First, the weather at 9 a.m. was wonderful: Partly sunny and 72 degrees. The route I usually take was free of bottlenecks and wrecks, and, for the first time in a while, I was able to secure a parking spot in the nearest lot, in relation to the terminal entrance. The TSA Pre-Check line was pleasingly short. I wasn’t pegged for a “random” search when I walked through the metal detector and nothing was removed by those inspecting my bags.
Because of the frequent flier miles I’ve built up over the past decade, I usually fly American Airlines (which acquired US Airways several years ago) but, thanks to my last trip to Detroit in March, I learned Delta offered several direct flights to “The Motor City.” I asked for, and received, the 1:38 p.m. flight, which meant I didn’t have to arise at an abnormally early hour. My only concern was that I’d draw a bad seat due to my low Sky Miles total but, when I checked in, I was given a pretty decent spot – 15th row on the aisle.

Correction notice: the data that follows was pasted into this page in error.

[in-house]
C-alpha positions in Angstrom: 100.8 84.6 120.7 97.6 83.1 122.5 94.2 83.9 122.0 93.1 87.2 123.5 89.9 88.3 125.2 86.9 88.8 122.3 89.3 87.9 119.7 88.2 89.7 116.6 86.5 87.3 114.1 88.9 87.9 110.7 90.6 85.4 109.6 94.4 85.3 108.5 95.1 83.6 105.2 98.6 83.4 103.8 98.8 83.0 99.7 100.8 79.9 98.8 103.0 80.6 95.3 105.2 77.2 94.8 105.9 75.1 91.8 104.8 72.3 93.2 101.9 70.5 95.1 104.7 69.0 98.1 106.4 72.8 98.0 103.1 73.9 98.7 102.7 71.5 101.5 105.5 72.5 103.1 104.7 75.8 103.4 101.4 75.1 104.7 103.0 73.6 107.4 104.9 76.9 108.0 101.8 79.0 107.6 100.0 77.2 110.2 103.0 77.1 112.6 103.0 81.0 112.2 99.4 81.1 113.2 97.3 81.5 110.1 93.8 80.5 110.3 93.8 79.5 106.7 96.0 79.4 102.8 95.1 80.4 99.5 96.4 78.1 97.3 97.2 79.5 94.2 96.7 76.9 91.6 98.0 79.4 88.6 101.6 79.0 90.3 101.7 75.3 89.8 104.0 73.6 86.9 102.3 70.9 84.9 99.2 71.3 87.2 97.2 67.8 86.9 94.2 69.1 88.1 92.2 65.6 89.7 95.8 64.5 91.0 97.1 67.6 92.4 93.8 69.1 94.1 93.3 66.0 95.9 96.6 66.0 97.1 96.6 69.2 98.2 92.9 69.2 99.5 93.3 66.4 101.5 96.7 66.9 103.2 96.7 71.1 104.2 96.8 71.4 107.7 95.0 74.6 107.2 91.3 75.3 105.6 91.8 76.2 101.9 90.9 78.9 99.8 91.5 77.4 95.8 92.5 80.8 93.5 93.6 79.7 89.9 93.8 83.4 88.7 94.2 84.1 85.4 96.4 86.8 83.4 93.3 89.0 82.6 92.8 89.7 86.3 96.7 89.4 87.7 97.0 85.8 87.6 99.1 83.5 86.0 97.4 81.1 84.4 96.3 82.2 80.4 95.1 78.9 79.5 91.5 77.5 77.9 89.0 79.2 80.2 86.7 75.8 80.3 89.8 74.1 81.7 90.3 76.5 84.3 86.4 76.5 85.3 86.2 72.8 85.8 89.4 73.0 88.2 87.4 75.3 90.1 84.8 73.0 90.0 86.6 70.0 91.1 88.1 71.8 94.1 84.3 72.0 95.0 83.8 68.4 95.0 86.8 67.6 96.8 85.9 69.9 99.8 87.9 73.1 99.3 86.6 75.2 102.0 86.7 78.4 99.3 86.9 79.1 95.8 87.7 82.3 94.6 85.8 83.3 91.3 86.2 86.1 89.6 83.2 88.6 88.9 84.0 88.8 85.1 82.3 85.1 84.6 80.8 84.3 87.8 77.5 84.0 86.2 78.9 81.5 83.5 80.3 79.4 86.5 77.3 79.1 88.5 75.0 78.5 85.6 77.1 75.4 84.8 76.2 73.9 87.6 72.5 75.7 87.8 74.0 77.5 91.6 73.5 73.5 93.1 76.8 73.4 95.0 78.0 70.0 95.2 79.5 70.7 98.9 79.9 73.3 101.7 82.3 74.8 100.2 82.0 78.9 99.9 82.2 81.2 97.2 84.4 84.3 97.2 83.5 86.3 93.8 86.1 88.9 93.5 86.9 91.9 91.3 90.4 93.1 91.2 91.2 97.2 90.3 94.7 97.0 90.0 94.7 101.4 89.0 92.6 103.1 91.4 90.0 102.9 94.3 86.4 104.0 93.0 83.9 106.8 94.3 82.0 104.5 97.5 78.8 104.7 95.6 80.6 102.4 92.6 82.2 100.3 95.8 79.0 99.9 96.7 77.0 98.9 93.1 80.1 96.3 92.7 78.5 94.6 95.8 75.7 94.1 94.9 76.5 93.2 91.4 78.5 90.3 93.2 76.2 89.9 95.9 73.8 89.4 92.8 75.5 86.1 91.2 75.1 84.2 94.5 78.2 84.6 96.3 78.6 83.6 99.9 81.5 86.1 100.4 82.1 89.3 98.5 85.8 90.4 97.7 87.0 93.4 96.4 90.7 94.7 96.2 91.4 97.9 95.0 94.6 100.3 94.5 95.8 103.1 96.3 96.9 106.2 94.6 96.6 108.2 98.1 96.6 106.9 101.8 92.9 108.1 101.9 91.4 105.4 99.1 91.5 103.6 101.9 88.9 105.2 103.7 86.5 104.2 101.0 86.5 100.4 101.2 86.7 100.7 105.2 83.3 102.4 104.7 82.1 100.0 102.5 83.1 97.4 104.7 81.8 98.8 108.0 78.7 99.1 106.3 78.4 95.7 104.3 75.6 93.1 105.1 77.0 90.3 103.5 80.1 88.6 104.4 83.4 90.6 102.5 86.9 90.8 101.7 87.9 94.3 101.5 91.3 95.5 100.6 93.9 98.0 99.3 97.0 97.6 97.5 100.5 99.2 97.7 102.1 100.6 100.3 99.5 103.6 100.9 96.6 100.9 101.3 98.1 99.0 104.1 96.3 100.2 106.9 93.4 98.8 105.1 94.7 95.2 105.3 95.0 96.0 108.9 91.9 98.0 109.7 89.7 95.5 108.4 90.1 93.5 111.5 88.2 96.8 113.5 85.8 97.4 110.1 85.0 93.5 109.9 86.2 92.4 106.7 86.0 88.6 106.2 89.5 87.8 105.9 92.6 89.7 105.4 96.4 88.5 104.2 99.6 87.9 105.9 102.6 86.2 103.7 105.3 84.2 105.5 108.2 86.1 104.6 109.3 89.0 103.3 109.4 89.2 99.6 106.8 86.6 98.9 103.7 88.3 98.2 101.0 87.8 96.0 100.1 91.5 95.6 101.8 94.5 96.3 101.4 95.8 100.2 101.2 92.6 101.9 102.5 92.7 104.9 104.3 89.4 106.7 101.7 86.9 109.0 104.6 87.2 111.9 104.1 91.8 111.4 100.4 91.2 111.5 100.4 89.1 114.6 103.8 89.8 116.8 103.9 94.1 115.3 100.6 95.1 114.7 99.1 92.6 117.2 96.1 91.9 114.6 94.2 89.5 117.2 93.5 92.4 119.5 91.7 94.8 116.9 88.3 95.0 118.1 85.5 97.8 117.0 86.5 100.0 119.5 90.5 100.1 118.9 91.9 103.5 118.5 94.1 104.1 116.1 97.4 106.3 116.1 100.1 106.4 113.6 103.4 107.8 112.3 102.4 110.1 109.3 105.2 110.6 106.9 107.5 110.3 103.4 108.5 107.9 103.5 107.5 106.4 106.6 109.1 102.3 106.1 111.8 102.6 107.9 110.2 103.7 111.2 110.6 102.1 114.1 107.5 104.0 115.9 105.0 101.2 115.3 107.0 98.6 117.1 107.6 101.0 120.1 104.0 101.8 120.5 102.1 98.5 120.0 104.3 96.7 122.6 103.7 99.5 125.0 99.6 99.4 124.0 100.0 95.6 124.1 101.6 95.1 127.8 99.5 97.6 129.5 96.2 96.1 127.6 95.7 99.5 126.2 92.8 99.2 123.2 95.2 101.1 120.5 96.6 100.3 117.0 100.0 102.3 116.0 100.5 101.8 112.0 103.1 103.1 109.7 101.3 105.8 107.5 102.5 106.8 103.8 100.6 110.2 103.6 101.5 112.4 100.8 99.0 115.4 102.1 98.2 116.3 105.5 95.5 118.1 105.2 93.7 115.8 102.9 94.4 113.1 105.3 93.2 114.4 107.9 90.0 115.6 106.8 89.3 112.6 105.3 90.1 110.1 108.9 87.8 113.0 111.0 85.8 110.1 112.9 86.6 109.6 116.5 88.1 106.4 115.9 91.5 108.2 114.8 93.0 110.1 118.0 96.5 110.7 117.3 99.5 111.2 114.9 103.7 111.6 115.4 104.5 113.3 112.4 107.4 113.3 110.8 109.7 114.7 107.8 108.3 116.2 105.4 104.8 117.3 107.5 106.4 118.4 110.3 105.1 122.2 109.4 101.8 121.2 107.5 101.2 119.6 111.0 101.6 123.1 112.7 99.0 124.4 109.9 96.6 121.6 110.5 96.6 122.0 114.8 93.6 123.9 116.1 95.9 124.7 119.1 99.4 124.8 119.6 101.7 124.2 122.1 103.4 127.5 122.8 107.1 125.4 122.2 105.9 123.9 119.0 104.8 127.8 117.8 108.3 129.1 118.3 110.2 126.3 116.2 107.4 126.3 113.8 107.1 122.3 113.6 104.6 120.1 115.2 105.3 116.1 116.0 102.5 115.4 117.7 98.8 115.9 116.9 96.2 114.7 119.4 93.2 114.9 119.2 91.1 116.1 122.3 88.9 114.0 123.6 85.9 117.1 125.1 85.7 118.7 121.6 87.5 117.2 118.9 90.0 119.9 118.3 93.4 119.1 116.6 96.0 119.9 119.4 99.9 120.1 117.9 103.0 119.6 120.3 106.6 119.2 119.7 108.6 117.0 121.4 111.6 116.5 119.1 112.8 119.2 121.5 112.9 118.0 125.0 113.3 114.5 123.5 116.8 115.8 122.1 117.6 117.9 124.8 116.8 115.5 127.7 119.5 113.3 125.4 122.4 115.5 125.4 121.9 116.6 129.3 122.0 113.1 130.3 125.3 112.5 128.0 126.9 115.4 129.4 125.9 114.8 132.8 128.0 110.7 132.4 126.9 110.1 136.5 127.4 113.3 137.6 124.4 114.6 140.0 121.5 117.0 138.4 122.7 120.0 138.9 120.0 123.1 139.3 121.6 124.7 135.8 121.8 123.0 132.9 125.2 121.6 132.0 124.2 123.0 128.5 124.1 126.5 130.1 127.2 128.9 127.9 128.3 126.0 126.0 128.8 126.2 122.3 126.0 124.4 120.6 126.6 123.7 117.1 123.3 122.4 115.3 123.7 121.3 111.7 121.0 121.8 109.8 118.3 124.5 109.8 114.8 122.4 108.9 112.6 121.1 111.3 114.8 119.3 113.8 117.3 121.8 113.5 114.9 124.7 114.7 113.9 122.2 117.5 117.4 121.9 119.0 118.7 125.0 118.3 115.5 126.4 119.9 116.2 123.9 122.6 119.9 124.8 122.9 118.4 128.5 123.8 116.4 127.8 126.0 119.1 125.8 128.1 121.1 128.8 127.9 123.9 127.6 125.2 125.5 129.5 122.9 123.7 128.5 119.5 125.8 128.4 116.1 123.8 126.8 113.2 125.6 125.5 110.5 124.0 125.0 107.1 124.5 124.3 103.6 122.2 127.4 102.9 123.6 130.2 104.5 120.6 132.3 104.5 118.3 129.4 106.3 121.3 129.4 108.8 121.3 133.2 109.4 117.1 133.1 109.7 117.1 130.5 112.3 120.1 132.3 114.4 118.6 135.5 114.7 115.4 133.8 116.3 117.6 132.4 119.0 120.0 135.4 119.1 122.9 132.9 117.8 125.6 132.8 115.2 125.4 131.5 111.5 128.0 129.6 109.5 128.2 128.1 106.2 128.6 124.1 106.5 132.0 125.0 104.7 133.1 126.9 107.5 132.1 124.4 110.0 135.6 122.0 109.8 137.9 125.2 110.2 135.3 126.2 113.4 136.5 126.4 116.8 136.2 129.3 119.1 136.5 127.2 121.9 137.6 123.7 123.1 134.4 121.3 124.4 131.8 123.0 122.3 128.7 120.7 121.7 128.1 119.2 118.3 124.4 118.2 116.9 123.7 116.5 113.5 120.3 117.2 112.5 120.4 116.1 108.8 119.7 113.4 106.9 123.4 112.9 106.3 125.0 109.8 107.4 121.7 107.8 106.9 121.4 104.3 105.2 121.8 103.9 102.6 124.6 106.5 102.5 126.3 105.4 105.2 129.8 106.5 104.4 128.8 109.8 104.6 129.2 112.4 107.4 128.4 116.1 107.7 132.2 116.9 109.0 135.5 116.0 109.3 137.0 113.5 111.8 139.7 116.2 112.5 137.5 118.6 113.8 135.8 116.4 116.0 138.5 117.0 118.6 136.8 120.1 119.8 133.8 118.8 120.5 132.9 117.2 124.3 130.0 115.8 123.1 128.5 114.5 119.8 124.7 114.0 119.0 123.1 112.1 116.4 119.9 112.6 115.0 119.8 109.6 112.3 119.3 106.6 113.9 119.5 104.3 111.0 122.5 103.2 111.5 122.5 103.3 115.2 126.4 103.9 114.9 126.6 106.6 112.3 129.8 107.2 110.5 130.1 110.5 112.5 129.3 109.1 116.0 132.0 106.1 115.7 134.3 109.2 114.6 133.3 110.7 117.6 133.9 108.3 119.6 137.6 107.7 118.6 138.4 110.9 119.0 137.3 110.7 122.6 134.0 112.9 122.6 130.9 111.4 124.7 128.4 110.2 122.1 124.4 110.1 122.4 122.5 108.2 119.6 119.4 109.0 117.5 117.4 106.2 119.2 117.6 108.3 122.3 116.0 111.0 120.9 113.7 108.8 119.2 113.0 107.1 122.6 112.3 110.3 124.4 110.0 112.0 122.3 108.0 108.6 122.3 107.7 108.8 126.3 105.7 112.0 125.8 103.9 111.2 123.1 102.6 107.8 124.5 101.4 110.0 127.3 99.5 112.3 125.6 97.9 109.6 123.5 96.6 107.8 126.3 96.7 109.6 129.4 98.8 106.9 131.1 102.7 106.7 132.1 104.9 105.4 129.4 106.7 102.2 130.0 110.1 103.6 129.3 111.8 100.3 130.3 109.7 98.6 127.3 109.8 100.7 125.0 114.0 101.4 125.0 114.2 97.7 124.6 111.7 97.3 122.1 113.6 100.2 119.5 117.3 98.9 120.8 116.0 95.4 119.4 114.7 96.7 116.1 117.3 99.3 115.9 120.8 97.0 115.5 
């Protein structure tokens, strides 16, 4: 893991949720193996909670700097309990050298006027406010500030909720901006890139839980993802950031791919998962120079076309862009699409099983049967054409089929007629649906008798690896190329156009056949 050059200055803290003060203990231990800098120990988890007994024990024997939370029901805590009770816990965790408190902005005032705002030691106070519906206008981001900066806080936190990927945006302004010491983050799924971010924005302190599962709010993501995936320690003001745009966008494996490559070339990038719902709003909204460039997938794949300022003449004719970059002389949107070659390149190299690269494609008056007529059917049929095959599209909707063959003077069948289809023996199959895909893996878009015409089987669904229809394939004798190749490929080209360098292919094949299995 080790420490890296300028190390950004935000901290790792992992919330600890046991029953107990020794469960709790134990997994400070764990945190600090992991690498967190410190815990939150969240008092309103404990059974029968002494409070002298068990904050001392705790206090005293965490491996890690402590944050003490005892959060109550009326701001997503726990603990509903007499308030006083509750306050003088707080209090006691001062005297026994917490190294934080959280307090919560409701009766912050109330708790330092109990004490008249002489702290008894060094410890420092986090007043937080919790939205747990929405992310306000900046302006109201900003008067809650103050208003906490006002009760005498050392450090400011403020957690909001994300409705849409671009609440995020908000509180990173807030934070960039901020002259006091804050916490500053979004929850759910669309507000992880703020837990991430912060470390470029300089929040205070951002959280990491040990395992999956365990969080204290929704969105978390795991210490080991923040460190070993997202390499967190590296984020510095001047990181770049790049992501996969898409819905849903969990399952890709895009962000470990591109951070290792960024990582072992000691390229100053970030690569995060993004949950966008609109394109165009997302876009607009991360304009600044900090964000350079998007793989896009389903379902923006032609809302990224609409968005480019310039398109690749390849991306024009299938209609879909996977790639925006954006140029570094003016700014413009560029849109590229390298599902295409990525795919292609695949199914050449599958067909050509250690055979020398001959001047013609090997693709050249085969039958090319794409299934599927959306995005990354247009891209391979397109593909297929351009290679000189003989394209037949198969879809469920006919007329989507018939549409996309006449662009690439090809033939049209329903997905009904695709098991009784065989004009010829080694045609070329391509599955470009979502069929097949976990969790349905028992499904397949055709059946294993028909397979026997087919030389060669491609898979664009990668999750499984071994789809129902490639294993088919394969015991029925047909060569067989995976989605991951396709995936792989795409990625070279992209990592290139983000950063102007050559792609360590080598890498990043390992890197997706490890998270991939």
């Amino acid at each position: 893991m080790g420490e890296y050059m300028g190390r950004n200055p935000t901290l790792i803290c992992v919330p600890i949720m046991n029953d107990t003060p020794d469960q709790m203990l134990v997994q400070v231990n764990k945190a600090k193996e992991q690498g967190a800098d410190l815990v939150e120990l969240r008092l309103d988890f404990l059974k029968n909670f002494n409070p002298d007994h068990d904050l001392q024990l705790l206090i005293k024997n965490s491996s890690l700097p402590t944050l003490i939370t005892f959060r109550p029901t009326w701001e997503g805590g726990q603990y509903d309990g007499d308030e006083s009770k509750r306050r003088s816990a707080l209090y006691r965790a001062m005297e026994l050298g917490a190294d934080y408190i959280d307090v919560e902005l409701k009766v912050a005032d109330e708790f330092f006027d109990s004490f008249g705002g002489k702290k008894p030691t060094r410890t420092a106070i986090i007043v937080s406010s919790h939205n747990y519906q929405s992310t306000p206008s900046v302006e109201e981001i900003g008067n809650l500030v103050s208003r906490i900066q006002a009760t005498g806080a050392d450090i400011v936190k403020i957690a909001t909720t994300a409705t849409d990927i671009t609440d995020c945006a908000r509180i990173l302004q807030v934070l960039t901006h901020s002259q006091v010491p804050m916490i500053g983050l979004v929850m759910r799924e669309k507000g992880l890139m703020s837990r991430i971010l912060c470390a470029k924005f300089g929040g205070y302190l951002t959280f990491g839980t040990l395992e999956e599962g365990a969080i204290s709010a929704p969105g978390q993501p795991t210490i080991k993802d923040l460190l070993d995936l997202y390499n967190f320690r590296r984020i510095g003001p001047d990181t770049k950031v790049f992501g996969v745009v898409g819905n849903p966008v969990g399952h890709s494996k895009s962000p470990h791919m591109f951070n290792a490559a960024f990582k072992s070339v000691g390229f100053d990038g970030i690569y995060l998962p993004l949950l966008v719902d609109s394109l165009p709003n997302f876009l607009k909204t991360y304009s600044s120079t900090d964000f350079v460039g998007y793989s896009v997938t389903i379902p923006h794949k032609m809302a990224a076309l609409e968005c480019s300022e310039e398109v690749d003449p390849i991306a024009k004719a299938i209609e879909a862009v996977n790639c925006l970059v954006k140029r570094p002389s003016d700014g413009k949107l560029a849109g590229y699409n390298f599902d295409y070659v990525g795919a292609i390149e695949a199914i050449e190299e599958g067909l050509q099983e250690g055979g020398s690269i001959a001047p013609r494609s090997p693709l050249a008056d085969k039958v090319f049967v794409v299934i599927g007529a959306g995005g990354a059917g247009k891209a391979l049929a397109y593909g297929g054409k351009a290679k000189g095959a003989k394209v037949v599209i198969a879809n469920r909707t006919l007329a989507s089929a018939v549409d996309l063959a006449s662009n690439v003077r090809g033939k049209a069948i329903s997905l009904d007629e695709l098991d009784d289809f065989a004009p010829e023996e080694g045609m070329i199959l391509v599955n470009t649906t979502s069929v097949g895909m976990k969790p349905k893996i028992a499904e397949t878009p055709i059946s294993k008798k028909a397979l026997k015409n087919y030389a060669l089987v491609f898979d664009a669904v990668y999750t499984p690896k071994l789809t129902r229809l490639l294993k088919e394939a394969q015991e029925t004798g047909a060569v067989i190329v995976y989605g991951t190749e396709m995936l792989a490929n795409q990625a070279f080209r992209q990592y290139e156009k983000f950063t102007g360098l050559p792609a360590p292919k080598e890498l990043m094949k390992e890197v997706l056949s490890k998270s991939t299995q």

After buying a breakfast sandwich at a nearby convenience outlet, I settled into my seat at Gate D-80 and waited for the boarding process to begin. At this point, the mild problems began.
First, the gate agent told us that bad weather caused the plane to leave Minneapolis later than scheduled, a development that initially pushed our departure time back 30 minutes. Second, once we boarded the aircraft, we were held at the gate for several minutes because air traffic control in Detroit ordered a ground stop due to that same weather system. Third, after we were allowed to leave the gate and proceed to the runway, Detroit’s tower again ordered our plane to remain in place but, even as the pilot was informing us of the news over the loudspeaker, it reversed course and allowed us to proceed.
“Are we on an airplane or a roller-coaster?” I asked my seat mate, who laughed.